Types of Scuba Certifications: The Big 5

If you’ve ever wondered about what the hierarchy of scuba diving certifications looks like, you’ve come to the right place. You may or may not know that there are A TON of different scuba certifications you can earn once you complete the basic open water diver.

It is worth mentioning that there are various scuba certification agencies, but in this article I will be focusing on PADI, who I am most familiar with and who is by far the most popular in the world.

You can simplify the certification ladder into what I like to call “The Big 5”. These are the main certifications that divers can earn that open the doors to many other unique options.

In this article I will be going over the typical certification path that divers take, from beginning to advanced.

My goal is to provide you with an overview of the different types of scuba certifications without weighing you down with all the nitty gritty details. I will save those for other articles.

Open Water Diver

This is the entry level certification that EVERYONE must have in order to open the door to other classes that PADI offers. I won’t go into much detail on this certification here because in another article I lay out everything you need to know about it in great detail. So if you want to learn more and access the post, click the following link: https://topscubadiving.com/how-to-become-scuba-certified-everything-you-need-to-know/

Just to give you an idea of what it looks like, there are three main stages. Classroom learning, confined water dives, and open water dives.

Once you finish the initial book learning and test, you move into diving in a pool. It is in this stage you fist breathe underwater and begin to apply what you learned in the classroom. After you are comfortable with some various skills in the pool, you move on to the open water dives.

You will typically go on 4 open water dives either in a lake or ocean. Here the instructor will test you on various tasks and skills underwater. If you pass that, you earn the open water diver certification.

This is technically the only certification that you need in order to scuba dive. It doesn’t have an expiration date, so if you didn’t want to earn any other certifications the rest of your life, you would still be able to dive.

Again, if you are interested or want to learn more about what this process looks like, I recommend you read the article I mentioned previously.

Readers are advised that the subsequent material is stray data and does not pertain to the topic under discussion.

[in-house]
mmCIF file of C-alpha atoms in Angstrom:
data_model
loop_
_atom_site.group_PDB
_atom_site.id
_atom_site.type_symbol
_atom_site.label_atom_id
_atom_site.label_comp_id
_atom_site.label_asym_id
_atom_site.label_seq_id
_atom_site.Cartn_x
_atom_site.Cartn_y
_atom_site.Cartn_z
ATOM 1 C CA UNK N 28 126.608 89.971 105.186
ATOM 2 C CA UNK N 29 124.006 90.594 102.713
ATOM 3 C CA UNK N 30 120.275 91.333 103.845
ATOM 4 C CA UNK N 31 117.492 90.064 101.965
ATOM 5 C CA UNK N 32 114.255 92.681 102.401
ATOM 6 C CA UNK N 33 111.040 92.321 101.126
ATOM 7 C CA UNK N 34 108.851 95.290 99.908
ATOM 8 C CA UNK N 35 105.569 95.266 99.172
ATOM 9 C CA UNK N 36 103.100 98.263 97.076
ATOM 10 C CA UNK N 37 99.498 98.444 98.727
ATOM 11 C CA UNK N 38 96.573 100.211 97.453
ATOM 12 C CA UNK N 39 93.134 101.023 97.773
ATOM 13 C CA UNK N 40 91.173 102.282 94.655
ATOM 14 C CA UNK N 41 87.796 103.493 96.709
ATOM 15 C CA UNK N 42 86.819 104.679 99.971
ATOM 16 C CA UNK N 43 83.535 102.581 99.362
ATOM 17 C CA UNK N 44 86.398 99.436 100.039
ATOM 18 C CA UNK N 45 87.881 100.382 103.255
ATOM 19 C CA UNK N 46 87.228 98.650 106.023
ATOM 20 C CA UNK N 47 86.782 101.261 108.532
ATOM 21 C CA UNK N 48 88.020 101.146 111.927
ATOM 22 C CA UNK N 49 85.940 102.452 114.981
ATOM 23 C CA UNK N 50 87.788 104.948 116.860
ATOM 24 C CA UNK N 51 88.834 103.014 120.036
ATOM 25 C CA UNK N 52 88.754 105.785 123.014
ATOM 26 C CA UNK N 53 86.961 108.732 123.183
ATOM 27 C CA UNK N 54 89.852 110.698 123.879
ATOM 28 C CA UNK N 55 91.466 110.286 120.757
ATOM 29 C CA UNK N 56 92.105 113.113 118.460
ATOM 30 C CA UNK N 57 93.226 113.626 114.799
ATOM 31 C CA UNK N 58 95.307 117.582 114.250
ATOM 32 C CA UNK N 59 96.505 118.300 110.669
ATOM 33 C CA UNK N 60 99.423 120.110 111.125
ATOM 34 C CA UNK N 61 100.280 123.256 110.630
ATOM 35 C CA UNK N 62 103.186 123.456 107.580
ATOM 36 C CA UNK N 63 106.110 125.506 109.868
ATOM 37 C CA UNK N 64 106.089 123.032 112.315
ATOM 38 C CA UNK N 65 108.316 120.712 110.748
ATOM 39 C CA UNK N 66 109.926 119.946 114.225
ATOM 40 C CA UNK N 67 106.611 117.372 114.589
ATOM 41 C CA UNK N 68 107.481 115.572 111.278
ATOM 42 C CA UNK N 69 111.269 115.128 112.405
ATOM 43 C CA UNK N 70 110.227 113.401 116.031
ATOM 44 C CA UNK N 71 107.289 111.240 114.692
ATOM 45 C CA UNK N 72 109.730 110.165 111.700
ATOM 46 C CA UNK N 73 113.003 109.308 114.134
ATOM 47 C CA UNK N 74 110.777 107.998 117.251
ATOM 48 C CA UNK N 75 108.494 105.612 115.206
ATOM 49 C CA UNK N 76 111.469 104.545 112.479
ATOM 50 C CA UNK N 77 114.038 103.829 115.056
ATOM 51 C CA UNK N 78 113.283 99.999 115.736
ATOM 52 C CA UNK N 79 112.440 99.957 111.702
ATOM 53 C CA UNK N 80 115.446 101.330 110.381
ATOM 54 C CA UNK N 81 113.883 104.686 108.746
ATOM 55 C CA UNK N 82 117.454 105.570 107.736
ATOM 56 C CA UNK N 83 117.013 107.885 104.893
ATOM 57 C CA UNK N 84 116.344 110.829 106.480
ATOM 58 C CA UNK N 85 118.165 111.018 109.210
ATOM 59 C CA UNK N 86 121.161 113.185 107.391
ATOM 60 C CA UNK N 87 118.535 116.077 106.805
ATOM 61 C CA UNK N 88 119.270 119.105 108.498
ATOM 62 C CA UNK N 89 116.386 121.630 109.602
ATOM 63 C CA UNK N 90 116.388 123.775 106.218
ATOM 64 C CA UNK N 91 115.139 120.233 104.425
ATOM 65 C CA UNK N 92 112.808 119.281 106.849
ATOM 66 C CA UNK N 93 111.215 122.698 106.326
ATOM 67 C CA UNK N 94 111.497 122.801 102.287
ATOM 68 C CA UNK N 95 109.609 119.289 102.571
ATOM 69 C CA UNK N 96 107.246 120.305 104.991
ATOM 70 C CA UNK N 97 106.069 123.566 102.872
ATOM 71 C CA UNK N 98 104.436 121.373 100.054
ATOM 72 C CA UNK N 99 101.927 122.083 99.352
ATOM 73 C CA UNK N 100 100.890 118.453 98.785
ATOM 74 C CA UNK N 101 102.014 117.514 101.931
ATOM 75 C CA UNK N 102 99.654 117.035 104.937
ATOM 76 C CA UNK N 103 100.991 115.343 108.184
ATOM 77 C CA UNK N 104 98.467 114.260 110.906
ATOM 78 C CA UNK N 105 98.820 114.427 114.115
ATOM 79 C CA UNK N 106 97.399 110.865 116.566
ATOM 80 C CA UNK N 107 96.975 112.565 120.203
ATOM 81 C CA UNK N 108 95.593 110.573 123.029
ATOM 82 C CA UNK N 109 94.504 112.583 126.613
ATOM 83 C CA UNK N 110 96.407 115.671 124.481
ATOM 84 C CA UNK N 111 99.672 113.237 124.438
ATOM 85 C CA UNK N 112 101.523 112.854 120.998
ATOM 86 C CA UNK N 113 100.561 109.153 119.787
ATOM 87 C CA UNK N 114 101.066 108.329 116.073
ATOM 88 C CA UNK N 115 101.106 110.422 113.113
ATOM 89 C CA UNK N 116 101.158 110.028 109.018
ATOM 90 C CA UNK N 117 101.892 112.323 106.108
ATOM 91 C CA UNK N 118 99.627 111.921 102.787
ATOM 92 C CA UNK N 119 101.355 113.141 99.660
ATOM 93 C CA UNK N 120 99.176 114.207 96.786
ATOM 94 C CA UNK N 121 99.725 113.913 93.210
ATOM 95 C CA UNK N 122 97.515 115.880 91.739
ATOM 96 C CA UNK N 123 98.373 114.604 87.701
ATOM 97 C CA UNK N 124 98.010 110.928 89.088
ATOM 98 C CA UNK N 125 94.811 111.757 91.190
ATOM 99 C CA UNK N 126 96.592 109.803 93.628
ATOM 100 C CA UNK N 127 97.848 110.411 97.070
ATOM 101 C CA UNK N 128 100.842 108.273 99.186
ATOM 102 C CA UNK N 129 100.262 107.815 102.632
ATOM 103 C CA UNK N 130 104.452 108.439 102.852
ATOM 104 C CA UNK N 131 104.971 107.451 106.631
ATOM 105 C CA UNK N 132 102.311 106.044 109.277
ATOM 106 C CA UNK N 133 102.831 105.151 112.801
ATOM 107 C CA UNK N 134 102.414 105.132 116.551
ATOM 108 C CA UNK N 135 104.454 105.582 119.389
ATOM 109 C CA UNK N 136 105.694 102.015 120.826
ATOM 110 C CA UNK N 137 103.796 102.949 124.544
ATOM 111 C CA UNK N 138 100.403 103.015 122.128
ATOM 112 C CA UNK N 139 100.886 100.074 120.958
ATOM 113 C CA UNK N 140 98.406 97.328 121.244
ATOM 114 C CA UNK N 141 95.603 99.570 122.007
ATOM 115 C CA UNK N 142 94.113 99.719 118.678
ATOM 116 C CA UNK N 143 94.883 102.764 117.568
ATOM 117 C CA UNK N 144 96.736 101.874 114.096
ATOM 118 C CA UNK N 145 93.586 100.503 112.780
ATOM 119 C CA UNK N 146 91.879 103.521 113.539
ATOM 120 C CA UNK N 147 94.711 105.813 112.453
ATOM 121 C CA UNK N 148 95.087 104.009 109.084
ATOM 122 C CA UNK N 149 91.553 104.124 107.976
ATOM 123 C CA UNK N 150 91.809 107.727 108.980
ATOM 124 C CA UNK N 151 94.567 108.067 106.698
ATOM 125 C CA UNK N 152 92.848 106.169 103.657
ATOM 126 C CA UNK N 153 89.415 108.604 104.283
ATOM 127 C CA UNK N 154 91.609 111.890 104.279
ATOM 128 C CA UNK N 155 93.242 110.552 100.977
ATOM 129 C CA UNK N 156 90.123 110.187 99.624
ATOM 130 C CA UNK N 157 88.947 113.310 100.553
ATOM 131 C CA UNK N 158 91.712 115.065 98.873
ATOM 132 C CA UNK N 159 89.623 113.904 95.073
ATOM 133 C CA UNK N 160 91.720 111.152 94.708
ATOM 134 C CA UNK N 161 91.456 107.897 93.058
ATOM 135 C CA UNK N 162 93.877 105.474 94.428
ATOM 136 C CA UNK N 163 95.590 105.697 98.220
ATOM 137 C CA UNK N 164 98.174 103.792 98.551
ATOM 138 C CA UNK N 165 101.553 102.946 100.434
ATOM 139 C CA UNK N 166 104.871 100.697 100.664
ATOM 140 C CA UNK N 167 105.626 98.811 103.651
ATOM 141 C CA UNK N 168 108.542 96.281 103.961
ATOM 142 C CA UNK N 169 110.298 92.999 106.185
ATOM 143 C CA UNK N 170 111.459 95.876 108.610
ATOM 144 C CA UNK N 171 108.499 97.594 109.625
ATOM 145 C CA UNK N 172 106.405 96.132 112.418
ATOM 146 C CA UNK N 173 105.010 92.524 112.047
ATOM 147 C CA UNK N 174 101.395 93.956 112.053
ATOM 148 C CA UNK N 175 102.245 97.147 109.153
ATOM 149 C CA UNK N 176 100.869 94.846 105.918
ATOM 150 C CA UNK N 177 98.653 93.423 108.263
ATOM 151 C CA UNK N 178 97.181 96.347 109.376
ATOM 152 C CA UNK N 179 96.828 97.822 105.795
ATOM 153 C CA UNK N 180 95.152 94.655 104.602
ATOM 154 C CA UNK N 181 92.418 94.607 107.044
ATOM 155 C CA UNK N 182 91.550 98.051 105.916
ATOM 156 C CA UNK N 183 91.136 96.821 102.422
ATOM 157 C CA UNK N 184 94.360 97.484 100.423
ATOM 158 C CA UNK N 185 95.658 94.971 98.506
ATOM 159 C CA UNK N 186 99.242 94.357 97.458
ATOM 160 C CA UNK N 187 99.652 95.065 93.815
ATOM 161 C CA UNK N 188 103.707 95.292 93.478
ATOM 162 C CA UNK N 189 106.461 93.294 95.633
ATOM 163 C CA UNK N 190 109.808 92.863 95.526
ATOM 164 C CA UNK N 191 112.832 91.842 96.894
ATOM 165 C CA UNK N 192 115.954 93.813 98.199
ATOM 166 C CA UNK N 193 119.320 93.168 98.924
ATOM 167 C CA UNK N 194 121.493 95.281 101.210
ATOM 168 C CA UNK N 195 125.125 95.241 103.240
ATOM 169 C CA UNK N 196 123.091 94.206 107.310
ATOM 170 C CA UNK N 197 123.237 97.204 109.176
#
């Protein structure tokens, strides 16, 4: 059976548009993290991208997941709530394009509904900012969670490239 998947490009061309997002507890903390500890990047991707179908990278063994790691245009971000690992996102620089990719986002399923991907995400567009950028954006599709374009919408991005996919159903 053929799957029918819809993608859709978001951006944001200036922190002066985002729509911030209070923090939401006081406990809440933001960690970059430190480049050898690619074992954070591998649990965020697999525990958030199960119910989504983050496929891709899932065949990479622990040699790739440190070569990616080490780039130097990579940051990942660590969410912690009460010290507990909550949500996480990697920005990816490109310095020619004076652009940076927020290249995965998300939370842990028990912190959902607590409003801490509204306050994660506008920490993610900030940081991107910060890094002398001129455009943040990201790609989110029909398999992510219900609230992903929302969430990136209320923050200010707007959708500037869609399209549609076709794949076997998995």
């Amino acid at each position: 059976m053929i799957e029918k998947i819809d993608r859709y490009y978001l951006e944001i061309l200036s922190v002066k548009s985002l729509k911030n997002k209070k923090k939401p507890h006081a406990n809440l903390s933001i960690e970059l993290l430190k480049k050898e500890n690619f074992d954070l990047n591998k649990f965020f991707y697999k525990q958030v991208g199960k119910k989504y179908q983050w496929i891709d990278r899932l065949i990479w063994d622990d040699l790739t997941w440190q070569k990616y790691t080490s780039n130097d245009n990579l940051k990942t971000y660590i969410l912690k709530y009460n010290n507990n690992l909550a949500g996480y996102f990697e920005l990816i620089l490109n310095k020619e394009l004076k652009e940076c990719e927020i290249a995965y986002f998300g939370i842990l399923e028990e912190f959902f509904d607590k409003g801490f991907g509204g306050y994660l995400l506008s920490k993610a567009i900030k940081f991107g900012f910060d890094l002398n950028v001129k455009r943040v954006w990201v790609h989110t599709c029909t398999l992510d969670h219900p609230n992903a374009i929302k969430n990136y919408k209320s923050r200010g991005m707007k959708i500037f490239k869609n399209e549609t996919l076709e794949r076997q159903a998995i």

Advanced Open Water Diver

This is the second step in the scuba diving certification ladder. The name might sound intimidating, but you don’t need to be an advanced diver to earn this certification. In fact, as long as you are at least 12 years old and have earned your open water diver c-card, you can enroll in this course.

The main goal of the course is to “advance” the scuba diving skills you learned previously. However, the structure of this course is very different. You have the ability to choose your own path to earning the certification and will work with your instructor to choose the dives you want to focus on.

So here are the main requirements: 5 adventure dives, 2 of which are required, and the other 3 you get to choose. The 2 required dives are: Deep Adventure Dive, and Underwater Navigation.

The other 3 dives you get to choose from a long list…scratch that…a VERY LONG list of adventure dives. There are too many to name but keep an eye out for an article going over some options available to you.

I really like the freedom this certification provides you because it allows you to focus on your specific diving interests. So if you want to expand your diving knowledge and skill set, the advanced open water diver course is the next step to take!

Rescue Diver

The next step in the certification ladder is the rescue diver course. Many believe that it is the most challenging of the courses offered, but also the most rewarding.

Anyone who is at least 12 years old and has completed the Underwater Navigation adventure dive (completed in the advanced open water diver course) can enroll in this course. You might also need to have CPR and First Aid training within the past 2 years, but you should talk to your instructor for more details.

The main goal here is to prepare you to handle both minor and major emergencies that can happen while diving. Being able to handle problems underwater will provide you with a whole new level of confidence as a diver.

Upon completion, you will be able to prevent and handle your own emergencies, as well as help others in those same situations.